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Monday 21 Aug 2017 | 07:29 | SYDNEY
Monday 21 Aug 2017 | 07:29 | SYDNEY

More on the definition of 'Asia'

Two recent pieces that take our discussion forward, the first by Daniel Flitton at The Age:

...the government seems unable to decide whether America belongs in the region - switching again from promising an ''Asian century'' back to an ''Asia-Pacific'' one.

Prime Minister Julia Gillard last year commissioned a strategic blueprint to be known as the ''Australia in the Asian Century'' white paper, changing the language from Labor's 2009 defence white paper ''Defending Australia in the Asia-Pacific Century'', a phrase that links the US to the region...(Defence Minister) Mr Smith yesterday switched back to the old formula, saying a review of Australia's military standing ''points to the Asia-Pacific Century as reinforcing the need for a force posture that can support operations in Australia's northern and western approaches,'' he said.

The second is by former La Trobe University Vice Chancellor Brian Stoddart, who writes on his blog:

...the framing of the Henry review into “Asia” immediately runs into the very line that intellectuals have held for a long time, that there is not essentially one “Asia” but several “Asias”, and that view prevails even if Lowy Institute Director Michael Wesley thinks otherwise. With its trade and security focus, the Henry group (that has just one academic on it but that has fielded submissions from many more) will by definition look to the stronger players: Singapore (with which Australia is comfortable), Vietnam (more or less so), Malaysia (less so), Thailand (reasonably so) and then the rest fall into a more awkward basket, especially Cambodia, Lao and Myanmar.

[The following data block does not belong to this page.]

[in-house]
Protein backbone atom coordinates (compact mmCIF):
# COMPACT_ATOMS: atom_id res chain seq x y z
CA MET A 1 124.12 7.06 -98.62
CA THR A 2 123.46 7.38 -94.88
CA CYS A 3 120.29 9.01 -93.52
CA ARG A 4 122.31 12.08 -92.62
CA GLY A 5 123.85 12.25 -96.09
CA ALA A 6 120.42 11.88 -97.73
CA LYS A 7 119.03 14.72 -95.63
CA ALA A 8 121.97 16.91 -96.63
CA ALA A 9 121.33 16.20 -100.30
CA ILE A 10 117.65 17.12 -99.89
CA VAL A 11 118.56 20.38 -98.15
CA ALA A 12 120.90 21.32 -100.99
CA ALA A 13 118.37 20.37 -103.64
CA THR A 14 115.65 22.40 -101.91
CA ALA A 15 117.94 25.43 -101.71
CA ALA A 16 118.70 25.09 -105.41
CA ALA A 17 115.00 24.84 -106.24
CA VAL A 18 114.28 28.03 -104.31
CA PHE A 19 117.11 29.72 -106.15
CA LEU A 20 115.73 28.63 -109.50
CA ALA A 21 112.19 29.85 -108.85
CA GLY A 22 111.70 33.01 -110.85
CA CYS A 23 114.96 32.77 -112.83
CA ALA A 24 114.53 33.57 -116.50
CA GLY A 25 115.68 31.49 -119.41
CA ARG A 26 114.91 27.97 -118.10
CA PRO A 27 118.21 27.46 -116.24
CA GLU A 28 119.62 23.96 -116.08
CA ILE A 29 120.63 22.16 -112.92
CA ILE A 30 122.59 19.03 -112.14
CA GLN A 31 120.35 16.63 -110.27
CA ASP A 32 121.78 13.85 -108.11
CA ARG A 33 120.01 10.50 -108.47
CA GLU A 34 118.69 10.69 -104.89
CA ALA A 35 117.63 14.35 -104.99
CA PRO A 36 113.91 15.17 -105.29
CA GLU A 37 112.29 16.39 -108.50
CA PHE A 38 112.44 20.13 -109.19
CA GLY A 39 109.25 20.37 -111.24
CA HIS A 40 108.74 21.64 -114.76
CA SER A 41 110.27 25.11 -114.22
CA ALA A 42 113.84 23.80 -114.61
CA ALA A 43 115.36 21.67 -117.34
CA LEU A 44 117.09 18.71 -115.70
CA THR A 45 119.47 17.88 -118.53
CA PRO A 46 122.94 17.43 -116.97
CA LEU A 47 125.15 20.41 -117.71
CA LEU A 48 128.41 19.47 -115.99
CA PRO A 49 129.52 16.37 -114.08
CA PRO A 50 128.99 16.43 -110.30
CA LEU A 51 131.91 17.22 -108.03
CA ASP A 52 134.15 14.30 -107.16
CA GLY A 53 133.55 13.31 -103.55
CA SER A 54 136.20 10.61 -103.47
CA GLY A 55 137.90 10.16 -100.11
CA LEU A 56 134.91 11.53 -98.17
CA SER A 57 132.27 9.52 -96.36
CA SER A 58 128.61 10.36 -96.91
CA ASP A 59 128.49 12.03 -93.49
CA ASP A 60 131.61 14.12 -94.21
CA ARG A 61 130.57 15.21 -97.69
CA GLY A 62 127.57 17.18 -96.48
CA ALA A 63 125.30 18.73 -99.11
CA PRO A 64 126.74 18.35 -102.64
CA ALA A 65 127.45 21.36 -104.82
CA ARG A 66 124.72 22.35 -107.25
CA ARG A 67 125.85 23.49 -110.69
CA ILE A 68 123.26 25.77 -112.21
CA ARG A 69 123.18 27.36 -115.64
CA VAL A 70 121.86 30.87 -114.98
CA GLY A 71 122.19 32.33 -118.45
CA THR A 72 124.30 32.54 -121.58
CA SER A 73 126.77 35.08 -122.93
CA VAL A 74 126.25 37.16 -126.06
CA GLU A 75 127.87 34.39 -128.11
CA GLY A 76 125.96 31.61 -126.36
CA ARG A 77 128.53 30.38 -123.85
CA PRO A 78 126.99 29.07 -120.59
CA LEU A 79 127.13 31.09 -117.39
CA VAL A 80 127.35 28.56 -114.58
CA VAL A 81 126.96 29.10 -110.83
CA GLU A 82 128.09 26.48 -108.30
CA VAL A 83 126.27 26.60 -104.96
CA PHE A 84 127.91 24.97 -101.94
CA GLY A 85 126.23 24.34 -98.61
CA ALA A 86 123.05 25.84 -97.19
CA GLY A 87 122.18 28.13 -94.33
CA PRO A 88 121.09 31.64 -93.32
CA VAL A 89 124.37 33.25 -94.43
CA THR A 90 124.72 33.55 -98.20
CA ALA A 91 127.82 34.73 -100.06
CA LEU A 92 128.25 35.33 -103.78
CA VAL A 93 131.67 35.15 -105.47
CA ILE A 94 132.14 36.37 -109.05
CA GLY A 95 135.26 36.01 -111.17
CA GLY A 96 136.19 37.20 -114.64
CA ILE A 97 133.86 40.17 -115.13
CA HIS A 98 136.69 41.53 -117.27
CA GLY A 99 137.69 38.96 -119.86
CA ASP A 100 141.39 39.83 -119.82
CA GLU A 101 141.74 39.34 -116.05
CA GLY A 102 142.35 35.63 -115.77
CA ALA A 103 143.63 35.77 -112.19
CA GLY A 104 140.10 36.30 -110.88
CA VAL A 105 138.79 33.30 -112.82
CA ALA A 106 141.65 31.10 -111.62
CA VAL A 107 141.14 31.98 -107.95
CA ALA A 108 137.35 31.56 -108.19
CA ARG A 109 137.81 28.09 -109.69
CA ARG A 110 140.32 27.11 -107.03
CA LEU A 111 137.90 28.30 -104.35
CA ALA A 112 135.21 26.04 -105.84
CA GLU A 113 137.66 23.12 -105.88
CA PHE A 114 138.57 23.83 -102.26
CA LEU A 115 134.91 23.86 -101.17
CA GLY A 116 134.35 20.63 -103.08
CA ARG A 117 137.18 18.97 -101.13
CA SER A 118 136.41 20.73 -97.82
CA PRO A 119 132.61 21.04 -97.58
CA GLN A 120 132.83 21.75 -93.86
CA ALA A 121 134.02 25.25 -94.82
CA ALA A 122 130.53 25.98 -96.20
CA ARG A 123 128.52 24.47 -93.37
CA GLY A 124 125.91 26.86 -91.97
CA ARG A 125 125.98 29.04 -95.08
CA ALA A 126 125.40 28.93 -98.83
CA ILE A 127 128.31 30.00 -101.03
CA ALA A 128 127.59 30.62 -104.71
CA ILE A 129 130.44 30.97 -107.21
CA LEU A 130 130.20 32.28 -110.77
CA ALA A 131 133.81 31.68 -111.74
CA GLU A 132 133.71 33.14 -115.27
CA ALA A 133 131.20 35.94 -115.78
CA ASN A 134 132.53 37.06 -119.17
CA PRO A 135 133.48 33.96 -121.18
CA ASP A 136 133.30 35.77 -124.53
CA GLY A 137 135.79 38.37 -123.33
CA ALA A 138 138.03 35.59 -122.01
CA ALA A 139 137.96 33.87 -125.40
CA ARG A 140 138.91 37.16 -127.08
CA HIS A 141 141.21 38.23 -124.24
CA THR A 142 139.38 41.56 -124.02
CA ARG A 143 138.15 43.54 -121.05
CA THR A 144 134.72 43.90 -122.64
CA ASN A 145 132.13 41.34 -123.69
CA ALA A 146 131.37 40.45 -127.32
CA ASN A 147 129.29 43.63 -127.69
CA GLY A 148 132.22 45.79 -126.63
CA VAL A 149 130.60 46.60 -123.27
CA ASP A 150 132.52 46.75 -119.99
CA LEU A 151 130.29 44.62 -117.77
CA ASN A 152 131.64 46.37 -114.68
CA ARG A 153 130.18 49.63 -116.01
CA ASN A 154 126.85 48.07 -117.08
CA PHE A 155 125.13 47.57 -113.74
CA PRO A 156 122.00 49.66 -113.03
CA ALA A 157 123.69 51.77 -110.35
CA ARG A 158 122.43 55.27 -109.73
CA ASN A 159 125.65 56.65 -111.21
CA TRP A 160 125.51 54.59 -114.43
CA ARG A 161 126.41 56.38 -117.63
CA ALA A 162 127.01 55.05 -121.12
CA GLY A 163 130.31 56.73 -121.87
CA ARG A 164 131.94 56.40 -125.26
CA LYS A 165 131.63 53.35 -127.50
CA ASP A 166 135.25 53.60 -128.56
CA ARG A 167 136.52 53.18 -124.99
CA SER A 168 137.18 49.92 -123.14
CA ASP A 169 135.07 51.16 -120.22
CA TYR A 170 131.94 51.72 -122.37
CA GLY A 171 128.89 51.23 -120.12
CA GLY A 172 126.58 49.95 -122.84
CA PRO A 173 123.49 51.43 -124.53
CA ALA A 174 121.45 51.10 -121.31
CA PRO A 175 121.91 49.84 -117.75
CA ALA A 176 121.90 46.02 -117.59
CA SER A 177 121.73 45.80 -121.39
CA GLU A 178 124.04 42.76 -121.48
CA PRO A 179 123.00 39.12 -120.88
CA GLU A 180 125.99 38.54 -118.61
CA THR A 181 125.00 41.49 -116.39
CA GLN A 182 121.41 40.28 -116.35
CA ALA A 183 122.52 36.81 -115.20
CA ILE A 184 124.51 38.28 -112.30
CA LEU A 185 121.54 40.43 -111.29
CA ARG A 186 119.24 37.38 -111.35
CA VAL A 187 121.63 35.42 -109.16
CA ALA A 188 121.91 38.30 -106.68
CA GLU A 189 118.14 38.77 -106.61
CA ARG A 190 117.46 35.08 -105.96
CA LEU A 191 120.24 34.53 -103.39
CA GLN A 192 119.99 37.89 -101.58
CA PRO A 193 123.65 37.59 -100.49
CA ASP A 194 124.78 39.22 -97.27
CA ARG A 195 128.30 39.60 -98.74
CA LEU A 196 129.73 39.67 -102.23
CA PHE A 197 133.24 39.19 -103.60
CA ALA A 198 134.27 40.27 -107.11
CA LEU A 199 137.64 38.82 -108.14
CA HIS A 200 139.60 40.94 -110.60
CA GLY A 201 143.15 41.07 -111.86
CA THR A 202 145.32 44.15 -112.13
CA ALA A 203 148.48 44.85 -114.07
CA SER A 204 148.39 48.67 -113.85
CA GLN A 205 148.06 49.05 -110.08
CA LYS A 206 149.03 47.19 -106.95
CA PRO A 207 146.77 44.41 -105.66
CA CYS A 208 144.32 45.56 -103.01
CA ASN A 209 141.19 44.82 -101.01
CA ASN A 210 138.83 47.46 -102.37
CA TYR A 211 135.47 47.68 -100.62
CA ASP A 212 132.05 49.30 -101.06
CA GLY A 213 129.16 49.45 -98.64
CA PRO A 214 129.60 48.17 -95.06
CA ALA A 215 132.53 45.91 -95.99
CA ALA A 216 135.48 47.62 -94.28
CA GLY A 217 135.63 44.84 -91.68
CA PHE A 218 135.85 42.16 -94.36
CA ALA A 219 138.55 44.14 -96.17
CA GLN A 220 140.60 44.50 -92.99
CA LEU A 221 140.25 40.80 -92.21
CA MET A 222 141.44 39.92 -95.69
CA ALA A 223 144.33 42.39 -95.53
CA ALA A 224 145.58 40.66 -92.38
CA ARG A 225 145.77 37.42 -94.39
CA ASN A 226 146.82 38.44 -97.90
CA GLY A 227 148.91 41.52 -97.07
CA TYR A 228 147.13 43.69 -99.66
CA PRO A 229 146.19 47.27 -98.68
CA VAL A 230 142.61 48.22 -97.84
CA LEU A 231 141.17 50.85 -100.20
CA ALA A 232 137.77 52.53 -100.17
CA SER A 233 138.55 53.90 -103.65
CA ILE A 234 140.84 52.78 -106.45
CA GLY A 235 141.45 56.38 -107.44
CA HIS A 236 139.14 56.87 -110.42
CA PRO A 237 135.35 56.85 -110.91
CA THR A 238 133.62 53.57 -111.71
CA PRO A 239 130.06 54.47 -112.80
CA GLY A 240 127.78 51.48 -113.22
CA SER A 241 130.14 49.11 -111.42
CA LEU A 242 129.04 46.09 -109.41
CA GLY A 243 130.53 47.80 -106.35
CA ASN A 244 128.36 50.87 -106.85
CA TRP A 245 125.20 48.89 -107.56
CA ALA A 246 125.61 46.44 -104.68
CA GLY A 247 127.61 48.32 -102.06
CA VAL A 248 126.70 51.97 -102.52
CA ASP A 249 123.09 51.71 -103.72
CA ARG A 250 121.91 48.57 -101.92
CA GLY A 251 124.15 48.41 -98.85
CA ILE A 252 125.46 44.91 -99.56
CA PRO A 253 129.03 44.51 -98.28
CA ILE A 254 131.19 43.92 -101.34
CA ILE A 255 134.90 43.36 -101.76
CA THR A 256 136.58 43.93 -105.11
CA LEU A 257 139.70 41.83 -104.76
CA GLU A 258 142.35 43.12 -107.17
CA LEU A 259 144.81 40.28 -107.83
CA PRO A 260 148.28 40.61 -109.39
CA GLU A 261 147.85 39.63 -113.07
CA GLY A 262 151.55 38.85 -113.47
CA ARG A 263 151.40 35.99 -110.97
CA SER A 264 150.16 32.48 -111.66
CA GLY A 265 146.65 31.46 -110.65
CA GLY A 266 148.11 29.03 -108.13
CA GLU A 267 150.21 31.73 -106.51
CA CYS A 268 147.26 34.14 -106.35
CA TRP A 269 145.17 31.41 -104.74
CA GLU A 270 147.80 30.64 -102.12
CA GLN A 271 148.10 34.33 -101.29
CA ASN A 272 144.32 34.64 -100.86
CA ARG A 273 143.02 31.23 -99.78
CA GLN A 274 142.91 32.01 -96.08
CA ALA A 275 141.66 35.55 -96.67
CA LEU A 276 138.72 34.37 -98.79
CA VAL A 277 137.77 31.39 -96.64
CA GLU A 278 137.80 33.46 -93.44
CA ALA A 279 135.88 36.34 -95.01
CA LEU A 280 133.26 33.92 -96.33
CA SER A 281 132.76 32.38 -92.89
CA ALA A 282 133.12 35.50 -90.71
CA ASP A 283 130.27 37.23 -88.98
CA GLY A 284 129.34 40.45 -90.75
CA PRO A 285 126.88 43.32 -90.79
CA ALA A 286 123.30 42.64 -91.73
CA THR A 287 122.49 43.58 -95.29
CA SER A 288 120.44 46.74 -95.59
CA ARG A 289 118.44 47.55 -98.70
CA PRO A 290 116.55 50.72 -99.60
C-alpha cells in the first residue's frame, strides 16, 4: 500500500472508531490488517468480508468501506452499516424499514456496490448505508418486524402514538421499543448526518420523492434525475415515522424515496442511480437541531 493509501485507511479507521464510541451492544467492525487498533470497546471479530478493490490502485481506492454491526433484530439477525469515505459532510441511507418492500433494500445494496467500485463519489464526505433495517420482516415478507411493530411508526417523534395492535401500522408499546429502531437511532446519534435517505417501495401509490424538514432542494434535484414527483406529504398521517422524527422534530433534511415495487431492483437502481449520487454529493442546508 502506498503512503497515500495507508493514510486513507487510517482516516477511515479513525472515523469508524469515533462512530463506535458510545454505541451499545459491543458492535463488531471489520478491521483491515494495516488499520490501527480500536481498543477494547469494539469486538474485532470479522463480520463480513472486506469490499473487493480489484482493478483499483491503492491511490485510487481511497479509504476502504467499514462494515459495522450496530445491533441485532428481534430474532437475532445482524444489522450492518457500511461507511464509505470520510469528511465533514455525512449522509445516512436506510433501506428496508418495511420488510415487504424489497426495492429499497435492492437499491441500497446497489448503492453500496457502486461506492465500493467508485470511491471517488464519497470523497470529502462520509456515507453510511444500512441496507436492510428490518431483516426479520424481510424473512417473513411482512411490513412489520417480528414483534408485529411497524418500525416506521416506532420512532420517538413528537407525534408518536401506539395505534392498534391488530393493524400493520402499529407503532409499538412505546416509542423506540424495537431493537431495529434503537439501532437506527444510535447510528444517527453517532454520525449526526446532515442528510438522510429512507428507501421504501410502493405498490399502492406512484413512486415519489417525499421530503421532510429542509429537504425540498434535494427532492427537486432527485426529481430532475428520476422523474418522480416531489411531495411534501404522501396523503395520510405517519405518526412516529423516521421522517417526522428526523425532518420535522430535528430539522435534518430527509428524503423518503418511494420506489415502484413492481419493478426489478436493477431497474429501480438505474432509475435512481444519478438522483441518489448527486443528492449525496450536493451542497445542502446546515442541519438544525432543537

This immediately highlights a danger for Australia: an undue focus on trade and profit will jeopardise a longer term, more productive platform in Asia, as demonstrated by the India case. Official Australia has had an uneasy relationship with India, while unofficial Australia has embraced the place rather more, and now the rising economic status of India has made it a natural target for Australia. In all of that, the Indian reaction to Australia’s new and rather sudden interest has been cooler than anticipated, it might be said, and to the confusion of some in the Australian government.

The answer is simple: India like all other “Asian” players is looking for a partnership based on respect and long term commitment, and that is something Australia has had difficulty in fashioning for a very long time. In many Asian settings we have come to be regarded as short term opportunists rather than long term colleagues, and that is a sentiment that the Henry Review and whatever policy directives flow from it will need to deal with head-on and quickly.

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